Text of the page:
Finnie appeals to ministry for enforcement of gravel pit deals

Mayor Rod Finnie has sent a letter to Minister of Natural Resources Donna Cansfield asking her to enforce the terms of a local gravel pit licencing agreement.

Finnie has grown frustrated with the ministry’s refusal to enforce terms of the agreement that would see gravel companies reimburse the county at least a portion of the $3-million it spent in 2007 to reconstruct a section of Winston Churchill Boulevard.

The county paid for the reconstruction of a three-kilometre stretch of the road, expecting Peel Region to cover half the cost, as per a cost-sharing agreement for boundary roads. But in late 2007, Finnie found copies of old aggregate licences that indicated two local gravel pit operators are responsible for road upgrades as a condition of extraction.

The county considered legal action against the companies but decided instead to ask the MNR to enforce the agreements. However, to date that has not happened.

And to compound the problem, Peel Region has refused to cover the remainder of its portion, about $1.1-million. That decision was not well received by the county, but Finnie insists the province is responsible for the debacle.

“If the MNR is not willing to enforce off-site issues, than what protection do municipalities have?” Finnie asked at a recent council meeting.

Finnie’s letter chastises the gravel companies for attempting to “sidestep or avoid their responsibility,” and calls on the MNR to enforce the agreement.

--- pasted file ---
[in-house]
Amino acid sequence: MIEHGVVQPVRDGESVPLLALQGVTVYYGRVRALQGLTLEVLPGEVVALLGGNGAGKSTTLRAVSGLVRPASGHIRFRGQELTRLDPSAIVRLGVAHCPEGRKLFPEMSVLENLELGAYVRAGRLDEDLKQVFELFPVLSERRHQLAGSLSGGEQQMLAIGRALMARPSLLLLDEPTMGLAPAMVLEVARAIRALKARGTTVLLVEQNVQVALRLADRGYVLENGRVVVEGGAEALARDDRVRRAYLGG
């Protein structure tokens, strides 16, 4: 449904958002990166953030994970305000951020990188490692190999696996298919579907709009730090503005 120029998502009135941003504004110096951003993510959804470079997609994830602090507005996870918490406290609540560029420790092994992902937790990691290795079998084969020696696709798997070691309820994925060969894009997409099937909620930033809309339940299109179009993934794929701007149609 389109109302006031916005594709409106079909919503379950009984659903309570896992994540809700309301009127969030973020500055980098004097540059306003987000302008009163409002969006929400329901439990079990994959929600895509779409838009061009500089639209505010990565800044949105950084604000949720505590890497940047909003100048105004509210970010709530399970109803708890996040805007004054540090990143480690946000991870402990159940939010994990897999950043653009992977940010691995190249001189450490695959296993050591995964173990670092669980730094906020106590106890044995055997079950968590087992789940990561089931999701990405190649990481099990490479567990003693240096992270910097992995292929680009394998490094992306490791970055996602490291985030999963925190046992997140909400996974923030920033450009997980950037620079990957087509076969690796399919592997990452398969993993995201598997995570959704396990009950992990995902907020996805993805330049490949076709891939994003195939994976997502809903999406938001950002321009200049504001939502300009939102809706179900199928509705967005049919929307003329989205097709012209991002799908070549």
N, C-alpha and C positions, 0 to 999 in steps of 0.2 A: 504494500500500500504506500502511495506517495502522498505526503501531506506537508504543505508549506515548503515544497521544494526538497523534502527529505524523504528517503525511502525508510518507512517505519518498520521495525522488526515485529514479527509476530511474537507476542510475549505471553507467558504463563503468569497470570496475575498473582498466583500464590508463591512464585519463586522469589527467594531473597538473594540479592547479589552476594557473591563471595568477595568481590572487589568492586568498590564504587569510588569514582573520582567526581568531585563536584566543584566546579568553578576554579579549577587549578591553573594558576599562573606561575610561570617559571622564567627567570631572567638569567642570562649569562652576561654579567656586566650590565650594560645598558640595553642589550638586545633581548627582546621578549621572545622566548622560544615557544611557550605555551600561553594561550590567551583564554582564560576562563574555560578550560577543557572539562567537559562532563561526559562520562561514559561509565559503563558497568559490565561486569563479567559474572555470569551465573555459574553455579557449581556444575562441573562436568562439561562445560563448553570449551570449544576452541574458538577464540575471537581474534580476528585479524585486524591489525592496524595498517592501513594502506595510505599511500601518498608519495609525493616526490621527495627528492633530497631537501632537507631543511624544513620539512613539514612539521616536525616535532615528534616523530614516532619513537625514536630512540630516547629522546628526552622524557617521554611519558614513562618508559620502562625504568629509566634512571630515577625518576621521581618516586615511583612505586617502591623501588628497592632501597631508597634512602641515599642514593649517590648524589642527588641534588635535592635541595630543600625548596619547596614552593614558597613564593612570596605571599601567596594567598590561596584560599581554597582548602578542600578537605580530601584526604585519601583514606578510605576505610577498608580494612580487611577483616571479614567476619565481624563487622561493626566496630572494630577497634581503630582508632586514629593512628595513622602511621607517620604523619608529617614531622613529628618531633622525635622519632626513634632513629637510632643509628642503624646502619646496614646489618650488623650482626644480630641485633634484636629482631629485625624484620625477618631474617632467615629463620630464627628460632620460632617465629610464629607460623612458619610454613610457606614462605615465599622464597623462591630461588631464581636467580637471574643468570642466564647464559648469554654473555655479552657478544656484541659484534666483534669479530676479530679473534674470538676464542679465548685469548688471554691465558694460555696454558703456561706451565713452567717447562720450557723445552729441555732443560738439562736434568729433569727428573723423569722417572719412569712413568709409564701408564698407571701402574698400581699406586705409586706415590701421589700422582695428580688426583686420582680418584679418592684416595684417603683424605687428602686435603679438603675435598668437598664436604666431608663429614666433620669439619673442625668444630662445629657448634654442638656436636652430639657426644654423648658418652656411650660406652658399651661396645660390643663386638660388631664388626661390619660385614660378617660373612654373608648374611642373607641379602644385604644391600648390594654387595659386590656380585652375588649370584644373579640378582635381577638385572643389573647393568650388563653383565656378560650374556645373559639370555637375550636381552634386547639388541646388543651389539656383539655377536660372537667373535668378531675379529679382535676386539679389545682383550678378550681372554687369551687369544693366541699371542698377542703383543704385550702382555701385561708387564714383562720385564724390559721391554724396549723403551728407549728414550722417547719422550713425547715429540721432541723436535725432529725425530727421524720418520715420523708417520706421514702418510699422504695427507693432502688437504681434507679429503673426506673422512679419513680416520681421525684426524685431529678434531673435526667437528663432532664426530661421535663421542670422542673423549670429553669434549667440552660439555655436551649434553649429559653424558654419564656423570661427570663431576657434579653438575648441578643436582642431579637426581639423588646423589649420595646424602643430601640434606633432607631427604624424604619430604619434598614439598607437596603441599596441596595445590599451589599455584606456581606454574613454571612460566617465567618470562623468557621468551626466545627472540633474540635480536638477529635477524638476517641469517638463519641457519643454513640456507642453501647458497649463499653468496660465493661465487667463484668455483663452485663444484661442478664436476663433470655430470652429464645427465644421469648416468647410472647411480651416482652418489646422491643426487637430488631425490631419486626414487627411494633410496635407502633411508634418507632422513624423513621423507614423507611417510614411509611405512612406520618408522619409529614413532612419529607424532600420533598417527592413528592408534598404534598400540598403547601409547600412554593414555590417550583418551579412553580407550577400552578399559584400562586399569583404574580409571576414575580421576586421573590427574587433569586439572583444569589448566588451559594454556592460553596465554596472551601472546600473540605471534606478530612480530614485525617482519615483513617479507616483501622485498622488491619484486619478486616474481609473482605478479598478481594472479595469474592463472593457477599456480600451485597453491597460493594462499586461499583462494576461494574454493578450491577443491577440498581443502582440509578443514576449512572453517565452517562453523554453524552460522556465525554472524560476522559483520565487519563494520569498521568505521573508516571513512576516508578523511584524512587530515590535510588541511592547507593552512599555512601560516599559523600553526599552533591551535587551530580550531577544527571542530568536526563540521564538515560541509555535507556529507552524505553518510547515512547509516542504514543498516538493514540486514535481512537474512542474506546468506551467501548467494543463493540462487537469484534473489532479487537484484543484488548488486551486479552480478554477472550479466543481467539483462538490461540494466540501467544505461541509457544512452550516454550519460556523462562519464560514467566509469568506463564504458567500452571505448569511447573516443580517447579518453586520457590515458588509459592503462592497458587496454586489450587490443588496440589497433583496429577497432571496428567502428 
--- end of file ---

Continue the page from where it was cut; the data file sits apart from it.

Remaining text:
“I believe the ministry has a responsibility to see that all parties are treated fairly,” he said in the letter. The mayor asked council to endorse the letter before he sent it to Cansfield.

 Councillor John Brennan said he is not sure the letter will help. “But, it has to be said. They have to enforce the terms of licences.”

If you don’t fight for what you want, you won’t get anything, added councillor Josie Wintersinger.

Councillor Barb Tocher, mean­while, wondered if the letter would disrupt county negotiations. Finnie said he did not think so, but he suggested the removal of his “county councillor” tag at the end of the letter.

He explained county council is close to a 50-50 split when it comes to aggregate matters, with a a number of councillors feeling it is useless to fight gravel pits because it does nothing but cost the county money [at OMB hearings].

Finnie noted the gravel pits in Erin have agreed to “minimal” concessions, but more than they had in the past. He added there may be a provincial review of the gravel pit approval process and letters like his, if nothing else, could help with that process.

Brennan said sending the letter couldn’t hurt.

“I think I am going to send to the letter,” Finnie said. “There are shortfalls in the way the system is working now, and particularly in this case … it hasn’t been handled correctly.”